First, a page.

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Poetry Café

Arts Richmond

Hampton Hill Theatre - 15 June 2018

Poetry Café

A Wonderful Evening of Poetry and Music

This inaugural event was planned to capture the atmosphere of a friendly café/pub.  Every seat in the studio at HHT was taken and the audience was entertained by a varied and versatile group of poets and musicians, many of whom perform regularly at the Adelaide.

The MC for the 1st half was Heather Montford who charmed the audience with her poem, Kew Gardens before going on to introduce members of the vocal group, French Lessons and two of the four featured poets, Suzy Rigg and David Russomano.  French Lessons has been playing together since the mid-70s and their experience and musicality, a mixture of pop/jazz and folk, shone through in numbers such as A Stop in Time and The Last Sale Day. Two of the group were present, Richard Gleave and Ian Lee-Dolphin who acted as MC in the 2nd half of the programme.

Suzy Rigg was the first of the featured poets. Her first anthology ‘Songs of My Soul’ was published in 2017 and since then she has been invited all over the country to read her poems. Her most recent poem ‘SS Empire Windrush’ was highly topical and presented a fascinating account of those first Caribbean people arriving in the UK. Suzy was followed by the delightful, exuberant folk singer, Delia Gleave, who has the capacity to engage the audience, even getting them to join in. David Russomano is much travelled, and this is reflected in his poetry. Many of his poems are enigmatic no more so than in ‘On Pompano Beach’ which succeeds in making a tantalising mystery from an unrecognisable object found on the beach. This poem like many of the poems he presented can be found in his publication, Reasons for Moving.

The second half of the programme began with a lively introduction by Ian Lee-Dolphin who introduced three polished unpublished poets: Fran Thurling who read an ecological poem about the amount of plastic washed up on Henderson island; Heather Moulson and her chirpy and highly amusing poems, The Beautician and Economics; and last but by no means least, Kevin Taggerty who sprang into the acting area to perform Genetics, a most thoughtful poem about the characteristics he may or have not inherited from his father.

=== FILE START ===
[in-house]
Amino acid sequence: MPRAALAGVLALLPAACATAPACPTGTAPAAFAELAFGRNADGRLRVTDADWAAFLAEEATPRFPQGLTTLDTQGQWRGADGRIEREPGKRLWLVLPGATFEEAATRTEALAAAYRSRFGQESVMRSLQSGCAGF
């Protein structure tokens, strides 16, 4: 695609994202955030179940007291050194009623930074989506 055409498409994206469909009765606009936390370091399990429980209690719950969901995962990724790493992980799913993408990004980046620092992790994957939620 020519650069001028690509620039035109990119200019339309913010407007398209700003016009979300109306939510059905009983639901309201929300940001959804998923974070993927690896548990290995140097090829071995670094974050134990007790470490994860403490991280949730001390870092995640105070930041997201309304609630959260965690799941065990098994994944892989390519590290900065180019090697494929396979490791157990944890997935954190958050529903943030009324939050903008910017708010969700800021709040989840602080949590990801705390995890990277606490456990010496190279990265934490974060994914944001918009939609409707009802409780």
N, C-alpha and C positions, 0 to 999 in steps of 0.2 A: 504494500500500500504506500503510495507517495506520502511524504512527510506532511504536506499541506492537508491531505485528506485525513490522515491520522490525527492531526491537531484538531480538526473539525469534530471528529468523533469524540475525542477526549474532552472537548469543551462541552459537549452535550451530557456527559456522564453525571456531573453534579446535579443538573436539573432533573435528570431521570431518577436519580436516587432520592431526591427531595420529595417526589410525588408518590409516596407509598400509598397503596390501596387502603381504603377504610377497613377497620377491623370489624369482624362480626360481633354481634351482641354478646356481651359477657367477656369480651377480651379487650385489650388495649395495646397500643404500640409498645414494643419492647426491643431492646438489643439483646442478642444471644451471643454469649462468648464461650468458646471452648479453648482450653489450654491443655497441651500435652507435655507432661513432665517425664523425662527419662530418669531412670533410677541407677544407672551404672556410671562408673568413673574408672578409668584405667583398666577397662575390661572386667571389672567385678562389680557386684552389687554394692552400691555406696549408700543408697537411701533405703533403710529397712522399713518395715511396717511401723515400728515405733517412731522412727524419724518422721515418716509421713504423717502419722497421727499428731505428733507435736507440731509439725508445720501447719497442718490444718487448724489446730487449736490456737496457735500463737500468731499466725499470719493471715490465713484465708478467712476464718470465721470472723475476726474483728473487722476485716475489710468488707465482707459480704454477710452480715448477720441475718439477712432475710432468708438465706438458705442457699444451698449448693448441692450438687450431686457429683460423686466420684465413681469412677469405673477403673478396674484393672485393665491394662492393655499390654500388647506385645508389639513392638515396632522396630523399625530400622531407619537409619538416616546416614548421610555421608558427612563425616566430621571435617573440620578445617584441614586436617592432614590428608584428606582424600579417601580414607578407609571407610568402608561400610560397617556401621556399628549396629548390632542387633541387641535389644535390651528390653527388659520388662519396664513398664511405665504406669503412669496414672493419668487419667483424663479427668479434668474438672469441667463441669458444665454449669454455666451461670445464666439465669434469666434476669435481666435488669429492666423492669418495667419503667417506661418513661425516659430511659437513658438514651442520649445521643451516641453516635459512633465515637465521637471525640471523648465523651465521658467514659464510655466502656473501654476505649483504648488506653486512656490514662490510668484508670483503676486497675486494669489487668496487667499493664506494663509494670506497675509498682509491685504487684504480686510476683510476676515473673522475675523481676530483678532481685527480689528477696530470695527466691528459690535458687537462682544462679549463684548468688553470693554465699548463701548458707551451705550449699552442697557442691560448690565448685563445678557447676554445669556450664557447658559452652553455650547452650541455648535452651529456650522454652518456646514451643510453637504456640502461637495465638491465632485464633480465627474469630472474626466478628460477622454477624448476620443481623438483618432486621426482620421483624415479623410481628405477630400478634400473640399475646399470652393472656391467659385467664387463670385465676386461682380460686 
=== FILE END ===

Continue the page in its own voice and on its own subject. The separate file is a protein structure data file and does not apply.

The third featured poet of the evening was Greg Freeman. Greg, a former newspaper sub-editor who now co-runs Speak Out Aloud, a performance poetry group in Woking. His debut poetry pamphlet, ‘Trainspotters’, was published in 2015. One of Greg’s most memorable poems featured  images of Daffodils, which was about father’s survival whilst working on the Kwai Railway.

Frances White was our final featured poet who has authored three poetry anthologies with Words, a group founded by the late Aeronwy Thomas, daughter of Dylan Thomas. These poems plus Frances’s first collection of poetry, Swiftscape, have been performed at many venues and festivals throughout England and Wales. Sadly, Frances has been diagnosed with Motor Neurone Disease, which is affecting her speech. A selection of her poems was read by Frances’s husband, Steve and Heather Montford who gave inspired readings, including the poem ‘The Black Cuillin’, a mountain range on the Isle of Sky and where Frances’s youngest brighter died when he was only twenty-two.

The culmination of the evening was Trefor Ellis (son-in-law of the late Dylan Thomas) who read three of Dylan’s poems and concluded by singing the Prayer from Under Milk Wood to the absolute delight of everyone present.

This sun-blessed evening of poetry and music was a great success. Both the music and poetry were varied and there was something there to suit everybody’s taste. All performers were confident and relaxed and this I suspect was due to the rehearsals they had undertaken. There was, however, a degree of natural interaction between MCs, performers, and audience and this made for an even more enjoyable event.

The next Arts Richmond Poetry Event is the WW1 Armistice Centenary Poetry Event that takes place on Sunday, 11th November from 3-5pm at the Coach House, Orleans Gallery. If this evening’s performance is anything to go by, it promises to be a ‘not to be missed’ event.

Celia Bard

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